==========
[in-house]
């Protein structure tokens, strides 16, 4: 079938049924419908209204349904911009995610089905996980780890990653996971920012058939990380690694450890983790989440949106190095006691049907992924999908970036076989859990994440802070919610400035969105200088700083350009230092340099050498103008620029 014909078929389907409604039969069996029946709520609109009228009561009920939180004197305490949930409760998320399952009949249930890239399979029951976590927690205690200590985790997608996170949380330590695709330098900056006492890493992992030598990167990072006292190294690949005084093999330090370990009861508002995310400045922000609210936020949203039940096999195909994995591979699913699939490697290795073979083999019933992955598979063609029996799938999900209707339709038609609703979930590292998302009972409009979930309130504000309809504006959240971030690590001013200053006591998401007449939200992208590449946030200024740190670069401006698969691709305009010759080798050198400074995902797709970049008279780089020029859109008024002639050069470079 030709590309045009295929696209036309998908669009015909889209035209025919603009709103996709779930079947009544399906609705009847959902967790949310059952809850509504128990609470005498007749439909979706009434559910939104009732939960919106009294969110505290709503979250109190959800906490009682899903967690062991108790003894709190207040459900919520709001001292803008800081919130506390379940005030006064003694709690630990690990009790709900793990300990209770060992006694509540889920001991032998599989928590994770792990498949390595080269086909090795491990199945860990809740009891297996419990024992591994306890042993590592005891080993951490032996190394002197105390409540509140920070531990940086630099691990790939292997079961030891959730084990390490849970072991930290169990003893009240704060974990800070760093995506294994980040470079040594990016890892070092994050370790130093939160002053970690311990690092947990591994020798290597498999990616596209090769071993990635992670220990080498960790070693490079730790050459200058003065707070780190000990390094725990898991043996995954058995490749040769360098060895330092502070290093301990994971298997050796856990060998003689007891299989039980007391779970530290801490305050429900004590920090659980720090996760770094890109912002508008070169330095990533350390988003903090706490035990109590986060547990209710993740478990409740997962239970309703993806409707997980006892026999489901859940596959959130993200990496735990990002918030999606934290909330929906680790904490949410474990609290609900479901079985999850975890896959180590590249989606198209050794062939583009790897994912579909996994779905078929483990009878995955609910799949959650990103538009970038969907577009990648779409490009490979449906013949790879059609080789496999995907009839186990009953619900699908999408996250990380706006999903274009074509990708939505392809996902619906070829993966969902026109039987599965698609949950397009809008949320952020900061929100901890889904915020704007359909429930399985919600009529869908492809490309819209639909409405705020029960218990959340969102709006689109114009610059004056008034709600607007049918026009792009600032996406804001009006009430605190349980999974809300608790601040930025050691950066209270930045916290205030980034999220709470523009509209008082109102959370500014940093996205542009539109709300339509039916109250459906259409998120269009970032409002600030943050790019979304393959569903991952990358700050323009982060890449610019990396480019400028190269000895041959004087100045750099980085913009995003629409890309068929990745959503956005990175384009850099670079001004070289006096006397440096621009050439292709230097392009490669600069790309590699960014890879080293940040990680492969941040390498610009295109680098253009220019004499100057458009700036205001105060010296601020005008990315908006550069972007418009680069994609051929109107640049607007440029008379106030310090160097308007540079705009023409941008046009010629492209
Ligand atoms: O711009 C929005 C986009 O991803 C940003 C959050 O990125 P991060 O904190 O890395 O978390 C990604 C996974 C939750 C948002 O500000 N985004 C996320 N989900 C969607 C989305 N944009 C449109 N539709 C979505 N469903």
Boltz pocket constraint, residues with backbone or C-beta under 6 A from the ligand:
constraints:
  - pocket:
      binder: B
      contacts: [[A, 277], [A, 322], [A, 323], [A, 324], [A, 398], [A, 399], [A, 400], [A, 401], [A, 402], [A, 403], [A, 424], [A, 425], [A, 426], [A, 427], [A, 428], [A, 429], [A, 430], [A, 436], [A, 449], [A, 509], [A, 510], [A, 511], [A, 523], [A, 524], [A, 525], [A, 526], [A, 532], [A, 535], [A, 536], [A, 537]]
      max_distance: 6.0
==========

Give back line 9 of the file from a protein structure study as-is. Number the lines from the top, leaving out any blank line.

      max_distance: 6.0